6.7/10
2,072
16 user 79 critic

Miss Hokusai (2015)

Sarusuberi: Miss Hokusai (original title)
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The life and works of Japanese artist and ukiyo-e painter Katsushika Hokusai, as seen from the eyes of his daughter, Katsushika O-Ei.

Writers:

Hinako Sugiura (comic "Sarusuberi"), Miho Maruo (screenplay) | 1 more credit »
5 wins & 7 nominations. See more awards »

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Cast

Cast overview, first billed only:
Erica Lindbeck ... O-Ei (voice)
Anne Watanabe ... O-Ei (voice) (as An)
Richard Epcar ... Katsushika Hokusai (voice)
Yutaka Matsushige ... Katsushika Hokusai (voice)
Gaku Hamada ... Ikeda Zenjirô (voice)
Ezra Weisz Ezra Weisz ... Zenjiro Ikeda (voice)
Robbie Daymond ... Kuninao Utagawa (voice)
Kengo Kôra Kengo Kôra ... Utagawa Kuninao (voice)
Barbara Goodson ... Koto (voice)
Jun Miho Jun Miho ... Koto (voice)
Courtney Chu ... O-Nao (voice)
Shion Shimizu Shion Shimizu ... O-Nao (voice)
Marc Diraison ... Hatsugoro (voice)
Michitaka Tsutsui Michitaka Tsutsui ... Iwakubo Hatsugorô (voice)
Kumiko Asô Kumiko Asô ... Sayogoromo (voice)
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Storyline

Set in 1814, Miss Hokusai focuses on O-Ei, the daughter of famed artist Tetsuzo, better known by his pen name Hokusai, as she tries to navigate the various aspects of her life. O-Ei spends the bulk of her time assisting her divorced father who cares about his art and not much else. Written by Jake Duke

Plot Summary | Add Synopsis

Taglines:

Gorgeous! A small poetic wonder! See more »


Motion Picture Rating (MPAA)

Rated PG-13 for mature thematic material including sexual situations and images | See all certifications »

Parents Guide:

View content advisory »
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Details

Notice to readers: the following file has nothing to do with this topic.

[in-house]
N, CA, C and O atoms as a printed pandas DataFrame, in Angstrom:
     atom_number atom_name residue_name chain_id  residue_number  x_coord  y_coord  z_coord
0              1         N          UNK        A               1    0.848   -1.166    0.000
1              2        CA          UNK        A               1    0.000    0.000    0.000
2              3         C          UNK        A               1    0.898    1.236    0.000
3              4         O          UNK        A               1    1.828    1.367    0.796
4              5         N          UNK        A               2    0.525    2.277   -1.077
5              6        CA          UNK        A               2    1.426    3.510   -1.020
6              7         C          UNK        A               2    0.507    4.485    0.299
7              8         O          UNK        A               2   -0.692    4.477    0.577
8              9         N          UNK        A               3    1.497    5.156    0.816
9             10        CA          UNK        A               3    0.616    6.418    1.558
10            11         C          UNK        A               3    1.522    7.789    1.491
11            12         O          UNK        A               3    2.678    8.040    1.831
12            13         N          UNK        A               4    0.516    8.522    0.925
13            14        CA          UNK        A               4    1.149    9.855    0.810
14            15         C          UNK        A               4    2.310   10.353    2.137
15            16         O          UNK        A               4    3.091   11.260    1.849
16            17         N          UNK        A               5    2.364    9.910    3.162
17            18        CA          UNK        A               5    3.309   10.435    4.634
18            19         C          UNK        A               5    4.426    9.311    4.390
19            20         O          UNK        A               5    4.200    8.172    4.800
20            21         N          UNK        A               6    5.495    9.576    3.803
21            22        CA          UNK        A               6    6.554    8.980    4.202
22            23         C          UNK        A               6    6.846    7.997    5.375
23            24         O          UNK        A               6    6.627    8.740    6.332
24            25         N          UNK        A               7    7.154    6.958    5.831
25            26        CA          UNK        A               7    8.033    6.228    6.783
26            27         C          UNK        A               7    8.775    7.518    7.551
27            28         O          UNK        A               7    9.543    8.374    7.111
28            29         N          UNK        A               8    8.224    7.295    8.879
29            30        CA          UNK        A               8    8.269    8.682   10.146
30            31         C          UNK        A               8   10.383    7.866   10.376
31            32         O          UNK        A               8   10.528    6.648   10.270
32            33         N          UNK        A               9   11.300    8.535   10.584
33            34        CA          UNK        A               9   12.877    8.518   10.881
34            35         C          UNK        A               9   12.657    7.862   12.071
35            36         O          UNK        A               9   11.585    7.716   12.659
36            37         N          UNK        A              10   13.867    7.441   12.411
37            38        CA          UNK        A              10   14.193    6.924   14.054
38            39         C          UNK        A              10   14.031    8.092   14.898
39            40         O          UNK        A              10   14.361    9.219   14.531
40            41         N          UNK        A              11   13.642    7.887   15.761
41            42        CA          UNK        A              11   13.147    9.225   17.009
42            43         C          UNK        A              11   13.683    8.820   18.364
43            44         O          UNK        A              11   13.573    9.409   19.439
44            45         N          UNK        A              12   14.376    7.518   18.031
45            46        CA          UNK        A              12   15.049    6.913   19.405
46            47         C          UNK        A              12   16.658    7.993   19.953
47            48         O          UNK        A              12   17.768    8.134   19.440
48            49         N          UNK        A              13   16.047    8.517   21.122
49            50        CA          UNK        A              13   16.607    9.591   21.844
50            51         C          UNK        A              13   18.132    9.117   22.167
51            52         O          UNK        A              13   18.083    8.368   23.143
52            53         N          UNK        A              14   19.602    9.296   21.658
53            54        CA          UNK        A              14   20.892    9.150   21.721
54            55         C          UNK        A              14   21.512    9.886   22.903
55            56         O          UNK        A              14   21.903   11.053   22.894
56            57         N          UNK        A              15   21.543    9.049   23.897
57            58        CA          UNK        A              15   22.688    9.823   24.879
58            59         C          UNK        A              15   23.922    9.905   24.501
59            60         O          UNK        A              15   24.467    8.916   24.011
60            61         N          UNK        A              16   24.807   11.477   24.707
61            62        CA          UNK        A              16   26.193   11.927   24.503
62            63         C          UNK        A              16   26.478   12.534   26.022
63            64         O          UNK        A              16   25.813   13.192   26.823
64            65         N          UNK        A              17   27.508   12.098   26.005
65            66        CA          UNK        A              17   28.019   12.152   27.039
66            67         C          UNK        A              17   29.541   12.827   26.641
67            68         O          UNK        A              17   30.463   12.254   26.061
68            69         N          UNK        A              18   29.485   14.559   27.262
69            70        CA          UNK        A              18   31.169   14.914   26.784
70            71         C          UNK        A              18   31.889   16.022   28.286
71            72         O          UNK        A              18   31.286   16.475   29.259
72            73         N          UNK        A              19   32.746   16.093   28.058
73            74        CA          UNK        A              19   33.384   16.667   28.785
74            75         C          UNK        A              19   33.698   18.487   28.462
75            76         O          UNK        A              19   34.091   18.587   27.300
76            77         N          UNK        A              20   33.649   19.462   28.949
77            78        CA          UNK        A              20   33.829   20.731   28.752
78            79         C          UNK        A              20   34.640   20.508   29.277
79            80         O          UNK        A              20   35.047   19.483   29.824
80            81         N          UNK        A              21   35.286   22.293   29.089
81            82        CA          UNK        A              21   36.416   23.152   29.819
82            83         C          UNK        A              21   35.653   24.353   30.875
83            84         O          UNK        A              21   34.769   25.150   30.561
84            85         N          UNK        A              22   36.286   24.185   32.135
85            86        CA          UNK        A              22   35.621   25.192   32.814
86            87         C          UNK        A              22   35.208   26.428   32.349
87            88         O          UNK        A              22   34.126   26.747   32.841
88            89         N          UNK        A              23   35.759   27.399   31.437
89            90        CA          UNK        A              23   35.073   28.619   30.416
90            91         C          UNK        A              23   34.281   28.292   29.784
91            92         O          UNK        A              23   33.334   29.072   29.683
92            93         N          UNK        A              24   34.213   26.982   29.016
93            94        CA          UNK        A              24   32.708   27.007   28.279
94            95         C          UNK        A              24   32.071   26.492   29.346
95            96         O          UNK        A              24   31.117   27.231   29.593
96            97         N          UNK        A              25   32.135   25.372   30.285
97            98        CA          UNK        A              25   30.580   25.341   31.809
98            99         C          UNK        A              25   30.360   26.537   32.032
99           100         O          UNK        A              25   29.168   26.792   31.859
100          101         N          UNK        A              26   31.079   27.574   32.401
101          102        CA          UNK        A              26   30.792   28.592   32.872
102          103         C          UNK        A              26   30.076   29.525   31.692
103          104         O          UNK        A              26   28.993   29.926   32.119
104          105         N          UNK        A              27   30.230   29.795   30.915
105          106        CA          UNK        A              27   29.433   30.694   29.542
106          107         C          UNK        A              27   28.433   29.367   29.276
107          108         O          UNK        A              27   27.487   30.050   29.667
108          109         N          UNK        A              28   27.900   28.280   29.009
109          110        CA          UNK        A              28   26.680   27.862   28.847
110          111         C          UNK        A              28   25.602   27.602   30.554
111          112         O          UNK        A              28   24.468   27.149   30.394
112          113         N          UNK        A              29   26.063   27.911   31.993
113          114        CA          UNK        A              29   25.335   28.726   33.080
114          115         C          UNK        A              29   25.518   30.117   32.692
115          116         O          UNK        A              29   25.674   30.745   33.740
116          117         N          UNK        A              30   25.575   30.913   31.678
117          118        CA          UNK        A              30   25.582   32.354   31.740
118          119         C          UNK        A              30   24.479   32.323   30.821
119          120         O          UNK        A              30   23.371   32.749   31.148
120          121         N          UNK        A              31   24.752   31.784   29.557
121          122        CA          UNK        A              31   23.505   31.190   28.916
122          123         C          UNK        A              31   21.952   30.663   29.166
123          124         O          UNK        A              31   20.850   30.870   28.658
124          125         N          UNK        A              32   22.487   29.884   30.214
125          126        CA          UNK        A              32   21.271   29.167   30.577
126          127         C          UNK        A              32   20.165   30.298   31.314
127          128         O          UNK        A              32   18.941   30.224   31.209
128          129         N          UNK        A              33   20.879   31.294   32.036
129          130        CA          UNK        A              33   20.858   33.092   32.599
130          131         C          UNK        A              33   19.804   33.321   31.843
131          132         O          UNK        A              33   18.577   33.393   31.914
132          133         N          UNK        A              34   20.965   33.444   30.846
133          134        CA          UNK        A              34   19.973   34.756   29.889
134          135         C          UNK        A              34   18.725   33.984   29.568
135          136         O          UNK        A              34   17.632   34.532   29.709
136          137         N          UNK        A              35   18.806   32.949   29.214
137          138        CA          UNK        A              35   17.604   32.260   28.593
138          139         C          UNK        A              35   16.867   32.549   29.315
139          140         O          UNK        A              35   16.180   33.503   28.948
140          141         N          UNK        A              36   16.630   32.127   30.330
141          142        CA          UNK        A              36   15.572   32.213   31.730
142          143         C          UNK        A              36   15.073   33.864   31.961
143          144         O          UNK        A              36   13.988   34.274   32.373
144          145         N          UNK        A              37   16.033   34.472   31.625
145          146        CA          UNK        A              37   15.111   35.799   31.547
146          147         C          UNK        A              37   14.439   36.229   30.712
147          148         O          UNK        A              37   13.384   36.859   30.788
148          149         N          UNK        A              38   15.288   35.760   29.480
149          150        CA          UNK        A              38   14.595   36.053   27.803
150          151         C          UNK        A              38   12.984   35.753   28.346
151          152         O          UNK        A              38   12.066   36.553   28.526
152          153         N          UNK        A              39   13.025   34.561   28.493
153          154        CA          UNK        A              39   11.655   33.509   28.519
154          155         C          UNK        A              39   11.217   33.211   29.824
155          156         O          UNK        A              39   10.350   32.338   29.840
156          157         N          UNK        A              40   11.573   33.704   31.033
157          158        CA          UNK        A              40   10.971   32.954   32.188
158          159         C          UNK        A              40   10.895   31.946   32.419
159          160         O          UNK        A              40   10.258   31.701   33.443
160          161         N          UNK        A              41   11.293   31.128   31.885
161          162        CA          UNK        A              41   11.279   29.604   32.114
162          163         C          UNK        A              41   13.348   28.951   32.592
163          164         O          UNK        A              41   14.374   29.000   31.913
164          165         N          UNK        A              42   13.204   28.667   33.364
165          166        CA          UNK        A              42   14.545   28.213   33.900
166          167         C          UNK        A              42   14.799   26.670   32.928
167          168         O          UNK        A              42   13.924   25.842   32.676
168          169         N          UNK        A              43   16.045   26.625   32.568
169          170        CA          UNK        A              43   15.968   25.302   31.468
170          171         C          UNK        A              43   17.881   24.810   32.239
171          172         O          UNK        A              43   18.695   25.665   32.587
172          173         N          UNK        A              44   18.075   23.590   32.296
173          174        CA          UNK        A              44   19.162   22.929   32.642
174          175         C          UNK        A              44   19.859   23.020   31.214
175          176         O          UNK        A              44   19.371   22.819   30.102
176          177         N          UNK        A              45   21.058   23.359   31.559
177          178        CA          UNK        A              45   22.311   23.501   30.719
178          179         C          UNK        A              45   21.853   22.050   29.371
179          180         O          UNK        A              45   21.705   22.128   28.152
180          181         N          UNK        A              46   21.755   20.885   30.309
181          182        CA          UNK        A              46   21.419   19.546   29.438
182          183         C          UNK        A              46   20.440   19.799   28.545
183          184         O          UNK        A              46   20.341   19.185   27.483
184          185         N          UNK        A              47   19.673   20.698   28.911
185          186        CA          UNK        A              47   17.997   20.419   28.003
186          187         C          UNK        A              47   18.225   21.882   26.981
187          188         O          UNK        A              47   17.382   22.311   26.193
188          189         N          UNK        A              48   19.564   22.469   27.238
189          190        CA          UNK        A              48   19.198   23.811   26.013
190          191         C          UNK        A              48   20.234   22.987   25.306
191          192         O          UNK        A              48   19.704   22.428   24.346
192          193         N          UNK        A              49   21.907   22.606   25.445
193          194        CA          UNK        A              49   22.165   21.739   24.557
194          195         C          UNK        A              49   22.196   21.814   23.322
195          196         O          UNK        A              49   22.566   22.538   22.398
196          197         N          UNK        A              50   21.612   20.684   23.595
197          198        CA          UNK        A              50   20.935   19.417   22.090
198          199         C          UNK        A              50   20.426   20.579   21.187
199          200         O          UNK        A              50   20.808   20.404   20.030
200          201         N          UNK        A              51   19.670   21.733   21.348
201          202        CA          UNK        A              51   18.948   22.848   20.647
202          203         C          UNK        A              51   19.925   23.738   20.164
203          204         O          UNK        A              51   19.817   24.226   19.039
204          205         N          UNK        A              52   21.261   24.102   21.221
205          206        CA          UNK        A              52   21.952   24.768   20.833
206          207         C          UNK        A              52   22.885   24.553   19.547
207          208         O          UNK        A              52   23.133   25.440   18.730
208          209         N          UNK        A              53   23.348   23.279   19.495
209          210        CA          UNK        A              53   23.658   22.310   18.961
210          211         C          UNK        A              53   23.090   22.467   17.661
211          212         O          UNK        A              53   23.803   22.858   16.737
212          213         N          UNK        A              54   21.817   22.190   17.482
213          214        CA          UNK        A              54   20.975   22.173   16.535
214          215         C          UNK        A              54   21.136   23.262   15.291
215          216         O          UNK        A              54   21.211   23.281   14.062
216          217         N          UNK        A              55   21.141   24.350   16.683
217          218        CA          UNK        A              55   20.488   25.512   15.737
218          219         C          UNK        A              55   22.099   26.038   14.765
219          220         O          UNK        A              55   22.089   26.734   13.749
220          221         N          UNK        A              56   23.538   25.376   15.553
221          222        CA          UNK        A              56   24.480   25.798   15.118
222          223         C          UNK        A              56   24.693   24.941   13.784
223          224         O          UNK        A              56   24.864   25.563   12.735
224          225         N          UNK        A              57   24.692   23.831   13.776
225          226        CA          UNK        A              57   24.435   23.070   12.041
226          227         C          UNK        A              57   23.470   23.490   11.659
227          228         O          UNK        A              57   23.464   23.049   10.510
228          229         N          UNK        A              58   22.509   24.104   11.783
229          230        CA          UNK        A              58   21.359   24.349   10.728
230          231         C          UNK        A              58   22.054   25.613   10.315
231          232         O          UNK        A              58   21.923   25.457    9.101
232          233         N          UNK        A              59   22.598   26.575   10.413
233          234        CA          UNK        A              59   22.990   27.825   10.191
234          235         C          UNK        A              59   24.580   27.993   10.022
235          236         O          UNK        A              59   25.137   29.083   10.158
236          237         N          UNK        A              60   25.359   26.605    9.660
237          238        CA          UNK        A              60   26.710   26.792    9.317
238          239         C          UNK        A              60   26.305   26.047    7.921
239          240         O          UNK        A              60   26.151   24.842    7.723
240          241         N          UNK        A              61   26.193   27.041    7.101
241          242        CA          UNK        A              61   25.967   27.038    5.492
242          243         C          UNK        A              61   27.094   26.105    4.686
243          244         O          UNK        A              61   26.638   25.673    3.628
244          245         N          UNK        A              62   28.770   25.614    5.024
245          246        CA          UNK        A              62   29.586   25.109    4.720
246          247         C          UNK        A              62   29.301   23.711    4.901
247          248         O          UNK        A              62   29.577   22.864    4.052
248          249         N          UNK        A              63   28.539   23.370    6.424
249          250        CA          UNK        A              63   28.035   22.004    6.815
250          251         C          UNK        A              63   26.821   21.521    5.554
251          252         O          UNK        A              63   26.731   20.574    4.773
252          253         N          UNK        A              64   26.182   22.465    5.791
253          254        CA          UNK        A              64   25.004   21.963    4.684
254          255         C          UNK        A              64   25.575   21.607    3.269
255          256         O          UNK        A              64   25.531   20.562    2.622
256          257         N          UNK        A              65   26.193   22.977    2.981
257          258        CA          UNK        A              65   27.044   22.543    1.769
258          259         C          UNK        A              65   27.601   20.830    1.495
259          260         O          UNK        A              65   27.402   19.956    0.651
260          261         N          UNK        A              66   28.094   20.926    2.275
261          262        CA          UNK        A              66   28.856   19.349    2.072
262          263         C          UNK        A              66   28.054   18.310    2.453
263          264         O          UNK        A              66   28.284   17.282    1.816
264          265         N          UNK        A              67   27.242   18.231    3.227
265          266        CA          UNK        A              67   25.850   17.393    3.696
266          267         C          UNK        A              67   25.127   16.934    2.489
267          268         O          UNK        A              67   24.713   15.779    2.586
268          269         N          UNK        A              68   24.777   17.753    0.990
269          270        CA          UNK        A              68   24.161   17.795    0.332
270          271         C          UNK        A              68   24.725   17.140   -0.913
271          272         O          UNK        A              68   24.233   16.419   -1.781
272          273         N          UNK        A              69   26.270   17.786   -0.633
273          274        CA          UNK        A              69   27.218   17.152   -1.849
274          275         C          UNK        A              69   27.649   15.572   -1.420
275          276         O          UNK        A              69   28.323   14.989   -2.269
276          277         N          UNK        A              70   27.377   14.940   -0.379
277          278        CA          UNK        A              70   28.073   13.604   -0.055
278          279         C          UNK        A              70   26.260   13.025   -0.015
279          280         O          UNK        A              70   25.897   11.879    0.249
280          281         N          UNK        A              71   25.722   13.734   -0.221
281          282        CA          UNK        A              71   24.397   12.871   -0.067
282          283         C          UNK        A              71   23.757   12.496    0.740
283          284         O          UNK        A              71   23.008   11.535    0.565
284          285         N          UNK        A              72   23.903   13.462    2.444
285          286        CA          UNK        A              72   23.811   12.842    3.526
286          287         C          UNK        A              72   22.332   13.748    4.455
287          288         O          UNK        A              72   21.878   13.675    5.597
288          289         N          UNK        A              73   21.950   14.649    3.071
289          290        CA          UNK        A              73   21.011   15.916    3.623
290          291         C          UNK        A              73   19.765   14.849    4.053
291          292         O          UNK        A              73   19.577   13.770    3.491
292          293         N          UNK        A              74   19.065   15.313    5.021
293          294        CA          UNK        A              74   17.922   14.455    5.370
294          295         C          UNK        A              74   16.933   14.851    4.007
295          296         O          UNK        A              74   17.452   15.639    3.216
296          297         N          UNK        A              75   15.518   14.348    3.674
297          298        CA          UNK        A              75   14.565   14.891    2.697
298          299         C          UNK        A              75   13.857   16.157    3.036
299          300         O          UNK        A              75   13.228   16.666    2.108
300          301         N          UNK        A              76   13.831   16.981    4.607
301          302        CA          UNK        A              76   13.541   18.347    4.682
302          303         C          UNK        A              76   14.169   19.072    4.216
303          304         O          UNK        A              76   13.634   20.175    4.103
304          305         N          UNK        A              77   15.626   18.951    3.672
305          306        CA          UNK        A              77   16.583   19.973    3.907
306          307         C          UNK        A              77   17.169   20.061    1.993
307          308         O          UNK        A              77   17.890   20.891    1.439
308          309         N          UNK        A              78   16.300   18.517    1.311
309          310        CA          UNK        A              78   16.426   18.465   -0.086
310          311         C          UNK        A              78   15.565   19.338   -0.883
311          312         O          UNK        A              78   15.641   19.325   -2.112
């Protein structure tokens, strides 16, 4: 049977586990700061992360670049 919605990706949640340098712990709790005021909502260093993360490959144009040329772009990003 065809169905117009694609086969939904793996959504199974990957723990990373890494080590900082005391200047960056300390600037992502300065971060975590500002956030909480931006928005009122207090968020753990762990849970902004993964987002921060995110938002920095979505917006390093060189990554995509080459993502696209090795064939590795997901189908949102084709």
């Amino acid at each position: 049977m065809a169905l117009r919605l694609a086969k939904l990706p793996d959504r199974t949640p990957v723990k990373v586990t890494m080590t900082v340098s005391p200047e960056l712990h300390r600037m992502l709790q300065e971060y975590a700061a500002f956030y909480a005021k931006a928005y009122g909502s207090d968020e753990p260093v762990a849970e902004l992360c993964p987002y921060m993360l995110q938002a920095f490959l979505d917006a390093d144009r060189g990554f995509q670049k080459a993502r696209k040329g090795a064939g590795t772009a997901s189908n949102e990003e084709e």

Country:

Japan

Language:

Japanese

Release Date:

9 May 2015 (Japan) See more »

Also Known As:

Miss Hokusai See more »

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Box Office

Opening Weekend USA:

$24,524, 16 October 2016, Limited Release

Gross USA:

$216,202, 6 November 2016
See more on IMDbPro »

Company Credits

Show more on IMDbPro »

Technical Specs

Runtime:

Sound Mix:

Dolby Digital

Color:

Color

Aspect Ratio:

1.85 : 1
See full technical specs »
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Did You Know?

Trivia

While, in the movie, O-Ei and her younger sister, O-Nao, are the only children (or at least the only children revealed) of Hokusai, history says the famous painter fathered two sons and three daughters with two wives - O-Ei actually being the youngest daughter, although some sources say Hokusai fathered four daughters, the youngest possibly being O-Nao. See more »

Goofs

The movie (or at least the subtitles) stated that Hokusai died at age 90. He actually died at the age of 88. See more »

Connections

Referenced in Toonami Pre-Flight: Favorite Video Games of 2016 (2016) See more »

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User Reviews

 
Simple heartfelt celebration of art and era
14 April 2016 | by quincytheodoreSee all my reviews

Miss Hokusai is a "slice of life" animation, it portrays the characters' at their daily lives in briskly light mood. It may set in one of the most romanticized eras, yet it's mostly a few short stories about artists, especially the heroine Oei, woven together. This is a tribute to Japanese classic painting ukiyo-e, the tumultuous time told in different light and appreciation of the artists themselves.

Oei is the daughter of talented painter Hokusai, who has a knack for painting herself. She can be crude at times, but she gives of warm subtle kindness, especially with her drawings. There's no great dilemma or adventure, although it presents a few strange mysteries. The animation is more of a method to appreciate the art as it changes constantly when the characters do narrative or monologue.

It uses classic touches on the tales, which can seem supernatural yet bizarrely fitting for that particular era. The setting is made with great care, details like the street corner or dimmed room with faint light of candles provide fine atmosphere for these characters to play in. Occasionally, they would talk in vague words, it's not a drama where people yell at each other frequently, there's a restrained on their mannerisms.

Miss Hokusai is a nice homage to early art works, celebrated by modern Japanese animation, it's quaint, unimposing and warmly colorful.


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